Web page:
Biggest Differences Between College Football and NFL
To a sports novice, college football games may look exactly the same as professional ones. The uniforms, the yard lines on the field, and the screaming fans all appear to be the same in both. However, there are a handful of contrasts between the football played at the collegiate level and the game performed on the professional stage. Here’s a look at the 15 biggest differences between college football and the NFL. (You should definitely keep the difference on page 10 in mind the next time you watch a football game.)
1. The marching band
The school band covering “Seven Nation Army” and leading the crowd in the team’s fight song is a staple at college football games. But once the game jumps to the pro level, the band is no more. NFL stadiums skip the quaint in-house band and blare pre-recorded music through the speakers.
Next: Something else that gets left behind when the players leave college …
2. The walk through campus
Many college football teams engage in the tradition of walking through campus to the football stadium on Saturday mornings as fans line up and cheer them on. You won’t see anything like that on the NFL level, where players show up to play in swanky team buses or expensive automobiles.
Next: A more obvious difference …
3. The ‘school factor’ in general
This difference is probably obvious, but it needs to be addressed nonetheless. One of the things that makes college football so different from the pros is that NFL players are only expected to worry about playing football. College football players, commonly referred to as “student-athletes”, are expected to attend classes and maintain a certain GPA in order to play. And even after that, they have to play at an exceedingly high level.
Next: One of the most controvesial topics surrounding college sports …
4. Money isn’t supposed to be involved in college ball
Professional football is, of course, a full-time job. And like all other jobs, it comes with a paycheck. The student-athletes playing on the collegiate level, on the other hand, are not supposed to be making money off of their play. This is why some of the biggest scandals in college football history involve players trying to make money.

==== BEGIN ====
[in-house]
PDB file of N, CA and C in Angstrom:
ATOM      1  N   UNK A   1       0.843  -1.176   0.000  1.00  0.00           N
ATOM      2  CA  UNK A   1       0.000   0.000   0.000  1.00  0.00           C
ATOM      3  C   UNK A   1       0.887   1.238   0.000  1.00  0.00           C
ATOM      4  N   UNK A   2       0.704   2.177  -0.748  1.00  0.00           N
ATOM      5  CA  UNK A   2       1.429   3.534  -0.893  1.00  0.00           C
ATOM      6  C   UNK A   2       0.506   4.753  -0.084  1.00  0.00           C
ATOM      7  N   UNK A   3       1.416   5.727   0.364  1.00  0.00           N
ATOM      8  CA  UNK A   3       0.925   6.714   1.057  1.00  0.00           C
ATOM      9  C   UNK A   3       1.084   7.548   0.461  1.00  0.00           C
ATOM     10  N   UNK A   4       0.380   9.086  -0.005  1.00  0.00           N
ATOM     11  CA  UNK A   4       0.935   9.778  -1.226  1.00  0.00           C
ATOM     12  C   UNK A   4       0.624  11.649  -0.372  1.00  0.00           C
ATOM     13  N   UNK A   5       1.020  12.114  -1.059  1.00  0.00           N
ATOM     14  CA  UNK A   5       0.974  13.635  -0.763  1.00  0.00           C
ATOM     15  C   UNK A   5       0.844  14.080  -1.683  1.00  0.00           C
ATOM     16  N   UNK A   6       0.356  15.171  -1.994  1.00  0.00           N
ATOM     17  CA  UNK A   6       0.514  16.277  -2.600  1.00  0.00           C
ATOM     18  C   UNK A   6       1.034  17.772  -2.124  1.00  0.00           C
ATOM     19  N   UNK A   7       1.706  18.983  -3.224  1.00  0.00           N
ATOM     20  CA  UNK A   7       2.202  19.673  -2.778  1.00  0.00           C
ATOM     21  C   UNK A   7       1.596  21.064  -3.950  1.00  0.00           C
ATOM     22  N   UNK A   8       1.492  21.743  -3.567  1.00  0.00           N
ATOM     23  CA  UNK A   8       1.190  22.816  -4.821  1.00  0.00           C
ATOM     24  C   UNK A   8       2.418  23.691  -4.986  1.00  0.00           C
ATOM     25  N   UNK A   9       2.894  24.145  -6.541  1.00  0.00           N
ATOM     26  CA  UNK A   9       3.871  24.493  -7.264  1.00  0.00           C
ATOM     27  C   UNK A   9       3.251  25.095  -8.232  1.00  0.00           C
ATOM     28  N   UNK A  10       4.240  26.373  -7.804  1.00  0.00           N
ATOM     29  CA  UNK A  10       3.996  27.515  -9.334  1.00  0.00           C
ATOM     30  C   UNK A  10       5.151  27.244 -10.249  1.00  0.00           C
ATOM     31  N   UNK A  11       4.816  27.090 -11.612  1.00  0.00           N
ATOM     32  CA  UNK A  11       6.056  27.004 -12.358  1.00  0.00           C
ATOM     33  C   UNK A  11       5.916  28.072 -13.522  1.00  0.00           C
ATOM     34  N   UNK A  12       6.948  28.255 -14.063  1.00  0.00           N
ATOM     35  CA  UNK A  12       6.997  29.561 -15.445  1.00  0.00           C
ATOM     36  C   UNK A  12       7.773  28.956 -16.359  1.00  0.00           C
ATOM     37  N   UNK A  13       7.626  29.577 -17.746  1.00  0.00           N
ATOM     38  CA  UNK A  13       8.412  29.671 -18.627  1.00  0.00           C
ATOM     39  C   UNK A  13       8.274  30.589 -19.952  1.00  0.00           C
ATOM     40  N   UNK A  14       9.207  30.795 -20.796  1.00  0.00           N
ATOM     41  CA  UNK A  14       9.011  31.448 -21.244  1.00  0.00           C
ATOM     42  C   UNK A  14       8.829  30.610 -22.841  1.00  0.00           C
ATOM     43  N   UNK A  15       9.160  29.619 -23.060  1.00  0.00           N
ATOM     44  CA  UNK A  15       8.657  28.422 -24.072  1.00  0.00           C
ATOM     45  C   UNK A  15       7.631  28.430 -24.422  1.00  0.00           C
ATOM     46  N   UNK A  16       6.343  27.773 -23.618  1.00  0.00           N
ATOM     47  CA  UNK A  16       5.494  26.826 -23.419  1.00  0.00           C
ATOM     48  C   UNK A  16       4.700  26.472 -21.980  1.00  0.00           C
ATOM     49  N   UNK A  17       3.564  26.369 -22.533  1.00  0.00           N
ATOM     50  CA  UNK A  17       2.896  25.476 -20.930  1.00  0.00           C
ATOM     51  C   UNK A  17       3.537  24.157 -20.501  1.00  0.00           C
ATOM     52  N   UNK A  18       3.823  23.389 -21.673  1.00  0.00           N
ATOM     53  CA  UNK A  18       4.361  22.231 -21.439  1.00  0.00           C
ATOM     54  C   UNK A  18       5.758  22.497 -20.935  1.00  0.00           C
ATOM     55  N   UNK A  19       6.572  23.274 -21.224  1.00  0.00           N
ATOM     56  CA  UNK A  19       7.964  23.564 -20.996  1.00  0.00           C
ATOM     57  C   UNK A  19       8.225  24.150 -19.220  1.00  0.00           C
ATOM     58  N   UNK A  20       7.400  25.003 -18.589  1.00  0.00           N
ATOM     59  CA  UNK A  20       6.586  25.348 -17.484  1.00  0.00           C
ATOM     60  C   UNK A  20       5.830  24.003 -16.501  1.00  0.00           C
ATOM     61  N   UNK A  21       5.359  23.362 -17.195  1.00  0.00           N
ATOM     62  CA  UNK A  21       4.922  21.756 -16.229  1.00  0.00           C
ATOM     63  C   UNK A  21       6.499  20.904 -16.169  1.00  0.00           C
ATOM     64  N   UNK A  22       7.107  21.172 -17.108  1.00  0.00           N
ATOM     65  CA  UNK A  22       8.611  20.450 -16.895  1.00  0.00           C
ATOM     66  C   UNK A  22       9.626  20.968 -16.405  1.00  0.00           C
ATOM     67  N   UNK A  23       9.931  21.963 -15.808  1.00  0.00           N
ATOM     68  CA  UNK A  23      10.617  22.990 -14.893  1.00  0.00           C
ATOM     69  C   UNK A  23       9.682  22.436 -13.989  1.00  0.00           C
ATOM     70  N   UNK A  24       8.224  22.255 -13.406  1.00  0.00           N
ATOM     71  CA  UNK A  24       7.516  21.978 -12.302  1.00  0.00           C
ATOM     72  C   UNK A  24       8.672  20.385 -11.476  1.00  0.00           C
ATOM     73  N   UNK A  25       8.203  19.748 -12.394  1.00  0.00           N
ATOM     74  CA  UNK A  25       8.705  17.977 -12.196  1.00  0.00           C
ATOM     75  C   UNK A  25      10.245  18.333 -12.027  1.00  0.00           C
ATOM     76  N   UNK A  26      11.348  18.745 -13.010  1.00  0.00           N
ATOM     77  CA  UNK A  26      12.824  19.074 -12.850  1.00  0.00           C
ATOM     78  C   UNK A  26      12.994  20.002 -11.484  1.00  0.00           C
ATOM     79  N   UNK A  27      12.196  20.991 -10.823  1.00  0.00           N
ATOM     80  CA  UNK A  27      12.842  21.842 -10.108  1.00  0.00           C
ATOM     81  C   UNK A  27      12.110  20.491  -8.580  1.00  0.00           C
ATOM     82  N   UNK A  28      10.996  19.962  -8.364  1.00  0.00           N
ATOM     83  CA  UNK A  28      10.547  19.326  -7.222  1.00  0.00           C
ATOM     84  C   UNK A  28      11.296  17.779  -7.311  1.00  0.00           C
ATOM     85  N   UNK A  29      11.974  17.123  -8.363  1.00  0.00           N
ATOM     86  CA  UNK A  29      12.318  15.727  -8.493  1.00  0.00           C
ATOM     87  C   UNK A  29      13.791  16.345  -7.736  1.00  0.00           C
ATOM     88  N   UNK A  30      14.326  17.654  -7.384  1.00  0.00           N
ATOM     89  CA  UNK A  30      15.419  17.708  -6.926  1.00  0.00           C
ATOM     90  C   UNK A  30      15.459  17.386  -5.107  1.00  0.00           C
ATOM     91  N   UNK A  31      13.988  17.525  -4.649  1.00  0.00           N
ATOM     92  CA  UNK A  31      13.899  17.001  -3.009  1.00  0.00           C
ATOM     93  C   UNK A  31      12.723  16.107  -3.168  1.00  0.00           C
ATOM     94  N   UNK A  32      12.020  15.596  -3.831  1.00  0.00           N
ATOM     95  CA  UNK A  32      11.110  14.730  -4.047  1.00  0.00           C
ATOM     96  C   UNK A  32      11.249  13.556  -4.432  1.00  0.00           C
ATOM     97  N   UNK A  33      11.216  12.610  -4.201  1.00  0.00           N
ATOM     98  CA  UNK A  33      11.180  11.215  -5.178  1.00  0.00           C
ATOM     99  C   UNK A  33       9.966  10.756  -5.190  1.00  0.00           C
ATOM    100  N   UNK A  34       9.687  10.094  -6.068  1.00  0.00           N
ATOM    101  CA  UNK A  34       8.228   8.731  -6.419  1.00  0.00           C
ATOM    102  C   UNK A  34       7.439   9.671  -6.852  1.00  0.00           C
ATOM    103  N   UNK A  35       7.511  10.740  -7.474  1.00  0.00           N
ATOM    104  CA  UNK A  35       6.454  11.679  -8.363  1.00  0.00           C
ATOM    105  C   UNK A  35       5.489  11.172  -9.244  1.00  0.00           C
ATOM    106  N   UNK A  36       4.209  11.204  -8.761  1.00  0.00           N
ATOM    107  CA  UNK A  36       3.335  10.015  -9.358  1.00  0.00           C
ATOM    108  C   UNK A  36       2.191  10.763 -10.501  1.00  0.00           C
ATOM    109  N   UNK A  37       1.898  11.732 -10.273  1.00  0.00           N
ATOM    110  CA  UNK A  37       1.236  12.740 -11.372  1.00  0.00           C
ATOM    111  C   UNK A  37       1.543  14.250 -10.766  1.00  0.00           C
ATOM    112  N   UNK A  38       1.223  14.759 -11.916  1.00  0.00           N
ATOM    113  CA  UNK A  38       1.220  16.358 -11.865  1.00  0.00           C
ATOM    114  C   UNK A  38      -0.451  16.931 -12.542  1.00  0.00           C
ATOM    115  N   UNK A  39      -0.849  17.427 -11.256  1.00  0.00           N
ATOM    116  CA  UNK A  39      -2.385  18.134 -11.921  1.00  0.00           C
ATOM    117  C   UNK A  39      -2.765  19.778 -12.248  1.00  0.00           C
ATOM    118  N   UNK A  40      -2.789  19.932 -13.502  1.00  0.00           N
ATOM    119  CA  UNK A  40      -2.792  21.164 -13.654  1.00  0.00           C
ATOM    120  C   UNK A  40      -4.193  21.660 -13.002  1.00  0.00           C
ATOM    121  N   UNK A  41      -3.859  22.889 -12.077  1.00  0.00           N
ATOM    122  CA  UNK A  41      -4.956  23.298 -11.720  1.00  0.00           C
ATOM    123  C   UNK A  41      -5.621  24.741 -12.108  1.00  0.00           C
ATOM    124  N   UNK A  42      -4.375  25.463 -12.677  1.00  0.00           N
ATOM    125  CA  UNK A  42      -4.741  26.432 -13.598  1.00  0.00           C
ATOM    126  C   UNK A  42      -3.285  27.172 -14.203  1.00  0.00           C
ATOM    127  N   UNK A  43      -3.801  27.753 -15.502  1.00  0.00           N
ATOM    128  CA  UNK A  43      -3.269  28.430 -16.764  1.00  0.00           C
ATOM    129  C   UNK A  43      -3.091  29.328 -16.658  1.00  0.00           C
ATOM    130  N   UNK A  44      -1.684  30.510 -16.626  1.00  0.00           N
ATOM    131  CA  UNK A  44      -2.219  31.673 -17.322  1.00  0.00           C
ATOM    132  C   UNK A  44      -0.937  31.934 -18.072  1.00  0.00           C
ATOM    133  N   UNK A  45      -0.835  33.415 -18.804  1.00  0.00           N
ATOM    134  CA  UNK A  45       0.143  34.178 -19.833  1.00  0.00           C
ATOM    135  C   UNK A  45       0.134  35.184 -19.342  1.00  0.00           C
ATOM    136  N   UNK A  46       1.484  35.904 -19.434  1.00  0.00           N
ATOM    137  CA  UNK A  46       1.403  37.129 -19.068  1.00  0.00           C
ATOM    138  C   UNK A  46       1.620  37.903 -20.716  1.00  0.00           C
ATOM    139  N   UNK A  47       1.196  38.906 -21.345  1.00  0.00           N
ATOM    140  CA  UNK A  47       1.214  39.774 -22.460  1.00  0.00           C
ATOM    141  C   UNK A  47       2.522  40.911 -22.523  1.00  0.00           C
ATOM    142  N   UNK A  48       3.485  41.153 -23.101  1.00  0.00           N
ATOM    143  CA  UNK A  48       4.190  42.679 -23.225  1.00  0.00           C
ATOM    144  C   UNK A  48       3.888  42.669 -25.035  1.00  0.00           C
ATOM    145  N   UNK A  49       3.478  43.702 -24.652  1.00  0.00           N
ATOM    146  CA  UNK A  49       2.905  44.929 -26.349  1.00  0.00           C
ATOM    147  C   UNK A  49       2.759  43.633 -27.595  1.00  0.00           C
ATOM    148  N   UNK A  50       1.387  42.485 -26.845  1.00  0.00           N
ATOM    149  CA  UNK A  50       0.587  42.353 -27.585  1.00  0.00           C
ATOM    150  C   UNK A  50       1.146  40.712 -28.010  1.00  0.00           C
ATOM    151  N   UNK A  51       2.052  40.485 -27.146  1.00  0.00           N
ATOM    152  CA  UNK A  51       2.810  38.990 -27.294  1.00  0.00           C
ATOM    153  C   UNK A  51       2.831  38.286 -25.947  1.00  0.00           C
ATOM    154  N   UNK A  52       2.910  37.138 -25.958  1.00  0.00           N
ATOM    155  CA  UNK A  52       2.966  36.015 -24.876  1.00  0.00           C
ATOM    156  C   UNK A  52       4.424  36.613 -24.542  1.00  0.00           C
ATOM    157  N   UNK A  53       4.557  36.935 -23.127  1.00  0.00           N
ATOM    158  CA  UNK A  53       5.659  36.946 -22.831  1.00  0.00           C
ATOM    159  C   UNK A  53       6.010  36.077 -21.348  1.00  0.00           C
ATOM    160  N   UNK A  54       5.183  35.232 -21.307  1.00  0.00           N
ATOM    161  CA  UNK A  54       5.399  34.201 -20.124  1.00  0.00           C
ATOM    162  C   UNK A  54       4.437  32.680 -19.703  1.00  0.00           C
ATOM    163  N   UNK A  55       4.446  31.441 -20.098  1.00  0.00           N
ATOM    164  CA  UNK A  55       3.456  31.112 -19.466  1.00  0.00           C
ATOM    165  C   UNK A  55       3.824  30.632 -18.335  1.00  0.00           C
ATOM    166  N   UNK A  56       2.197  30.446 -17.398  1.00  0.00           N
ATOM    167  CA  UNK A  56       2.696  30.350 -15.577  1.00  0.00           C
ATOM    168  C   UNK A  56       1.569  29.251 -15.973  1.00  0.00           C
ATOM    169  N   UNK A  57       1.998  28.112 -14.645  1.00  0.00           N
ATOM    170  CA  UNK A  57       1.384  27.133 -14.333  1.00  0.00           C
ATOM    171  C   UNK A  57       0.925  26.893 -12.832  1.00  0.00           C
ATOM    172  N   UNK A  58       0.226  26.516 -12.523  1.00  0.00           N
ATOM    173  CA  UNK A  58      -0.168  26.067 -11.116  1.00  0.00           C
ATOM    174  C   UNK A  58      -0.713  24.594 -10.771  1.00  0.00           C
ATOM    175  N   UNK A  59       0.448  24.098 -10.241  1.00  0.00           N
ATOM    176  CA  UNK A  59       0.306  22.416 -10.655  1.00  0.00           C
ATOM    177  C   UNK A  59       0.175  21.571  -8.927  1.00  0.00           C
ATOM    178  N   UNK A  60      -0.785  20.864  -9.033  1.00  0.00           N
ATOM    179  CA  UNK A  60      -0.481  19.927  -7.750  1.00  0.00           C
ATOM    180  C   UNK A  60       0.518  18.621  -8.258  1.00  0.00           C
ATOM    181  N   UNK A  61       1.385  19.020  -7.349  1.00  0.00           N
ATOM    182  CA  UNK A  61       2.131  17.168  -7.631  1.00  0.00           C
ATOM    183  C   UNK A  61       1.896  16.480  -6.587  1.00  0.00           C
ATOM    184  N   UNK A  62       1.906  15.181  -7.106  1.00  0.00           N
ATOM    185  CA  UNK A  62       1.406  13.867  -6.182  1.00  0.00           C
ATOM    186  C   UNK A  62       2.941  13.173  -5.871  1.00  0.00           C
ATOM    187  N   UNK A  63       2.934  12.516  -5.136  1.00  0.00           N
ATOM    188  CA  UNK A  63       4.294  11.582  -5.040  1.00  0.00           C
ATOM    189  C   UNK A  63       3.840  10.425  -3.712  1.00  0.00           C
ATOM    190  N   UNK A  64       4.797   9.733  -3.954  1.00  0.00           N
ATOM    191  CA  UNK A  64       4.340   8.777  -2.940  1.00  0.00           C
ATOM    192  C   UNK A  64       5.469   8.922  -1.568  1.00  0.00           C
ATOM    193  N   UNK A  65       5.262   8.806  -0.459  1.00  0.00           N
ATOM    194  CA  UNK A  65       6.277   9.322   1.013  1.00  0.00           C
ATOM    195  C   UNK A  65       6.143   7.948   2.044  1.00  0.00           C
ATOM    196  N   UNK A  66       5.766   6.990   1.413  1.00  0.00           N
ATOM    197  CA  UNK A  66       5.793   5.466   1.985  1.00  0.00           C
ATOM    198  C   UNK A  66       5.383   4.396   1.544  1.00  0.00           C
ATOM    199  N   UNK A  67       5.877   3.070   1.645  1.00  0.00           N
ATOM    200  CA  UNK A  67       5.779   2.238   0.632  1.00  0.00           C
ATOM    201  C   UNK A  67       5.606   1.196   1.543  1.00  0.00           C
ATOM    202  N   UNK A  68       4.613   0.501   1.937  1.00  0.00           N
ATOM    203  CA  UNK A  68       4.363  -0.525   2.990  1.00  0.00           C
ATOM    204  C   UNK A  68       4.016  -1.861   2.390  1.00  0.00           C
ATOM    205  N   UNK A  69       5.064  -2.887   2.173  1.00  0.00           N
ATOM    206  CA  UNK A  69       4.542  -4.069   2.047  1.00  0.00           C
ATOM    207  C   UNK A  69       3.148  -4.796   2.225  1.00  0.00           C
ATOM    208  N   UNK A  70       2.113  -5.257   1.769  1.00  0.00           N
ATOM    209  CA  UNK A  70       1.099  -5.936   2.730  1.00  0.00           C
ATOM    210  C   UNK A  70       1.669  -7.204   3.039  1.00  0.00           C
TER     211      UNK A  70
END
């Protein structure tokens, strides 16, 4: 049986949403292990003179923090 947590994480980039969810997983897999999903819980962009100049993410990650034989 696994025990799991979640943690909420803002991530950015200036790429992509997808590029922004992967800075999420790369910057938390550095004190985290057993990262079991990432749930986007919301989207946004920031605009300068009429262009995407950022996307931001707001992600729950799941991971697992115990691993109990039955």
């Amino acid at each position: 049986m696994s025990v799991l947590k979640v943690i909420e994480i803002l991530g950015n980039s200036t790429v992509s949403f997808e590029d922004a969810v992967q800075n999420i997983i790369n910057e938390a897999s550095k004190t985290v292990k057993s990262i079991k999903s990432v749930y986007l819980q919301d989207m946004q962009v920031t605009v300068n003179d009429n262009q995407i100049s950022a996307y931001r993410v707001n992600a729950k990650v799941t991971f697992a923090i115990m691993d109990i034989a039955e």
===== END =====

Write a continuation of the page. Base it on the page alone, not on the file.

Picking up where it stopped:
Next: Here’s where things may interesting …
5. Having an agent
This one is pretty self-explanatory: The NCAA forbids college football players from having agents in an effort to separate collegiate sports from professional sports. Interestingly enough, however, the NCAA recently ruled that college basketball players can have agents if they follow certain criteria. So whether this rule could encompass football as well remains to be seen.
Next: Now that’s a lot of potential opponents …
6. Number of competitors
The NFL has 32 teams, all of which the general football-viewing public is familiar with. In college ball, however, there are a whopping 129 NCAA Division I teams. This makes things particularly interesting around Bowl season when less well-known teams have the opportunity to play on the national stage.
Next: Speaking of which …
7. Bowl season vs. the Super Bowl
Even though the college football bowl game schedule ends with a national championship game, the long list of games — which typically takes place around the holidays — still pails in comparison to the Super Bowl. College football bowl games may garner huge crowds, but they don’t draw in fans and viewers like the Super Bowl does.